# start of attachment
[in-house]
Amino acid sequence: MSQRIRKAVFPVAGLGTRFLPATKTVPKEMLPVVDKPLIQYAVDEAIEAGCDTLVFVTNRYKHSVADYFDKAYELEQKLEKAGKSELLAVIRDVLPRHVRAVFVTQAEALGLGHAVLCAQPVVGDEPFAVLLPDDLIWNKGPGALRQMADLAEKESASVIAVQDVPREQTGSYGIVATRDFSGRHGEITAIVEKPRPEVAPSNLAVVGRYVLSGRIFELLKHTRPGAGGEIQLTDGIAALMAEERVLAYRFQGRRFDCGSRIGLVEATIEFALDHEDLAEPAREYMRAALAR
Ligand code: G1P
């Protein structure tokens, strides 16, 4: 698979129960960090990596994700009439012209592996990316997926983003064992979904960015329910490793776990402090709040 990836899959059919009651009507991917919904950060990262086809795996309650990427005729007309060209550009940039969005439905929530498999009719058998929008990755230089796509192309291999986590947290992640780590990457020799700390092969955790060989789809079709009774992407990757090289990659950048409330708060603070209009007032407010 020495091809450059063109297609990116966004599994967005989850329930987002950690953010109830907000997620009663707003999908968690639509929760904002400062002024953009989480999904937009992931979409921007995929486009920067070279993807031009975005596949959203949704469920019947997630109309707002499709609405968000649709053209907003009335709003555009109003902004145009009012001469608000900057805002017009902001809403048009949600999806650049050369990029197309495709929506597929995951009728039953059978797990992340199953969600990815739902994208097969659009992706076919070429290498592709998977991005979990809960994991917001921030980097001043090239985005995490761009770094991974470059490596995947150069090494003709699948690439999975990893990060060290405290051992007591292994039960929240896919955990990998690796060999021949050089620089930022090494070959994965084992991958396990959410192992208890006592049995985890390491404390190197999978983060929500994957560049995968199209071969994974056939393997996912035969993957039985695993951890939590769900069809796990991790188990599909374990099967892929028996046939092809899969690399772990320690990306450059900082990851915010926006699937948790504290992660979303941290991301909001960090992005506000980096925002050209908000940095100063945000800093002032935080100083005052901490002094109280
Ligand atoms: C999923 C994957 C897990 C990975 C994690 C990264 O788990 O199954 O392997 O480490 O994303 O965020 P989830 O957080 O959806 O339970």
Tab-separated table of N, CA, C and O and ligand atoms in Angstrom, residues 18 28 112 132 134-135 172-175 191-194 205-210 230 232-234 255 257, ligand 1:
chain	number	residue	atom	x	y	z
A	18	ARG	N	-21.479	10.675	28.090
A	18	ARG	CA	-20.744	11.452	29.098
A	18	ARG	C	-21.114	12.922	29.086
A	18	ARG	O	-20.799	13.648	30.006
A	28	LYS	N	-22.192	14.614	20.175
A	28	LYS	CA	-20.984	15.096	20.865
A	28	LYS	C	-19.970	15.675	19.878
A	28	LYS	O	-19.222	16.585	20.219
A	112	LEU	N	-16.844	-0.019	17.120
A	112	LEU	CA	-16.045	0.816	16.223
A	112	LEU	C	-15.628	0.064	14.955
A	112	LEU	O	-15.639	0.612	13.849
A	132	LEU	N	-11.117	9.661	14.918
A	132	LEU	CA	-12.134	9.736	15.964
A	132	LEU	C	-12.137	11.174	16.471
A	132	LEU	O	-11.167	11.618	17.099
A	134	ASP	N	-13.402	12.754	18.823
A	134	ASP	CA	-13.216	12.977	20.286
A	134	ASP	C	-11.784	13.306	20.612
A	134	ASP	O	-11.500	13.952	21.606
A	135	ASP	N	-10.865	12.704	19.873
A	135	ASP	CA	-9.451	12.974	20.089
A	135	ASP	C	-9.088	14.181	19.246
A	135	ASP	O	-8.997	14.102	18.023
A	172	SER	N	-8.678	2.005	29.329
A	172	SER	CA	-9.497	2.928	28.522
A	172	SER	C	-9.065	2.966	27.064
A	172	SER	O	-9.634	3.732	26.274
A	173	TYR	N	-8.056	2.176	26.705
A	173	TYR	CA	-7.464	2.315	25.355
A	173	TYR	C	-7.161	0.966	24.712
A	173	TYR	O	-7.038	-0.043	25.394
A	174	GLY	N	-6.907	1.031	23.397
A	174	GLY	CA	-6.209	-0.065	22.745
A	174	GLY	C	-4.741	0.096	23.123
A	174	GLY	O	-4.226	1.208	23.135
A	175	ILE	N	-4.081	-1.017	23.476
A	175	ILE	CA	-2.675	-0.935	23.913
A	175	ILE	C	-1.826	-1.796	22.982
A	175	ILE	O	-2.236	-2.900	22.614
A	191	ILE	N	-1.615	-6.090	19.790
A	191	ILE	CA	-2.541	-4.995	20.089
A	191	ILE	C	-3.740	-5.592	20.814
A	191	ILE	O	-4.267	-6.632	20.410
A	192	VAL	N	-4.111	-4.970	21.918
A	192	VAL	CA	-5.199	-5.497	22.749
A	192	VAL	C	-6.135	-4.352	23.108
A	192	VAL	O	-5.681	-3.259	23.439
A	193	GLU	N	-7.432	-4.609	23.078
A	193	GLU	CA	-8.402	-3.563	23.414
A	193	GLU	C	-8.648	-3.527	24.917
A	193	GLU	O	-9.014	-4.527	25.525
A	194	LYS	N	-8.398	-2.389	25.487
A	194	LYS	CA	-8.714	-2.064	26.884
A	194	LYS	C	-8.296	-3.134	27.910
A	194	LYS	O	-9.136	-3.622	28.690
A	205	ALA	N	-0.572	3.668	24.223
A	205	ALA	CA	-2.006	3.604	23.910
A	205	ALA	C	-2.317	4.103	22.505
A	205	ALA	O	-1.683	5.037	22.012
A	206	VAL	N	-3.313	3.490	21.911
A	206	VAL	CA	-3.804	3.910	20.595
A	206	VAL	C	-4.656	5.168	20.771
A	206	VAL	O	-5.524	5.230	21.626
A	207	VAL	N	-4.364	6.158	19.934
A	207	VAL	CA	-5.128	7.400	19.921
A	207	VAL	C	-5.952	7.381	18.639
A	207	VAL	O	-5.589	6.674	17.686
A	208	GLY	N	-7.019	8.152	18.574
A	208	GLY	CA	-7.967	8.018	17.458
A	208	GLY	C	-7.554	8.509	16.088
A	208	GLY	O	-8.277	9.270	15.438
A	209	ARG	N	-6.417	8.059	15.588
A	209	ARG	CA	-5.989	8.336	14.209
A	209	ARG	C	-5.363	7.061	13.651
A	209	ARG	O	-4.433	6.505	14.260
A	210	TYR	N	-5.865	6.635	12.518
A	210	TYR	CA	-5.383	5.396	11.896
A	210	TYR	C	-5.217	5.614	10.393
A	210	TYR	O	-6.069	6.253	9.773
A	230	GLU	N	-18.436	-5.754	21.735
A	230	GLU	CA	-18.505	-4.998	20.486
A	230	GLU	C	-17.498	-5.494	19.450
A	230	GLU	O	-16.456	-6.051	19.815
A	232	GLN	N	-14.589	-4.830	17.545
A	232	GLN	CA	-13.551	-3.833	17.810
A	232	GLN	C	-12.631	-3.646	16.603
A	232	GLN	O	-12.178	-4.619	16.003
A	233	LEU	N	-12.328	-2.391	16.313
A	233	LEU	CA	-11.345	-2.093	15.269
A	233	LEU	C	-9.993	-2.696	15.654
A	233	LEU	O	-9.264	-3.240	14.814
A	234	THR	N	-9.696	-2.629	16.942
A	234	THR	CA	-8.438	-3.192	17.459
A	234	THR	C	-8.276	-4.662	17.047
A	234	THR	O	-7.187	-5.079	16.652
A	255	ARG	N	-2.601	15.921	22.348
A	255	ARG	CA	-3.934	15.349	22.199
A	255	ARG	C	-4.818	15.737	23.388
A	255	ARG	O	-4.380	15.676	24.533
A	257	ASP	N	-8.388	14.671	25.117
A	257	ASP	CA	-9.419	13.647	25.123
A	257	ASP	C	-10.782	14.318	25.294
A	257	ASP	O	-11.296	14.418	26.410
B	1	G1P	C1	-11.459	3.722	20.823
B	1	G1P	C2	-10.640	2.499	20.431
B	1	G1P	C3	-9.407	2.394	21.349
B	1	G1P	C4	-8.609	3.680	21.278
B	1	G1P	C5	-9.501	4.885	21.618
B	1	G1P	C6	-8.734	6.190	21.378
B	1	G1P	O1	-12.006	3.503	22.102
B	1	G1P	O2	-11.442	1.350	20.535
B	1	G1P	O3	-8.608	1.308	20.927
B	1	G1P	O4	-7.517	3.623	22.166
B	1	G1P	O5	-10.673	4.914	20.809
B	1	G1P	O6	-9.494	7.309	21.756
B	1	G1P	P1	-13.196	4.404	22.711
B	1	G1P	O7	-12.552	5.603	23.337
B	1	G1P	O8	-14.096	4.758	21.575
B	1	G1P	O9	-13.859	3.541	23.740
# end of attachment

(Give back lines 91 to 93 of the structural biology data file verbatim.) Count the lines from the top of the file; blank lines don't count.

A	230	GLU	O	-16.456	-6.051	19.815
A	232	GLN	N	-14.589	-4.830	17.545
A	232	GLN	CA	-13.551	-3.833	17.810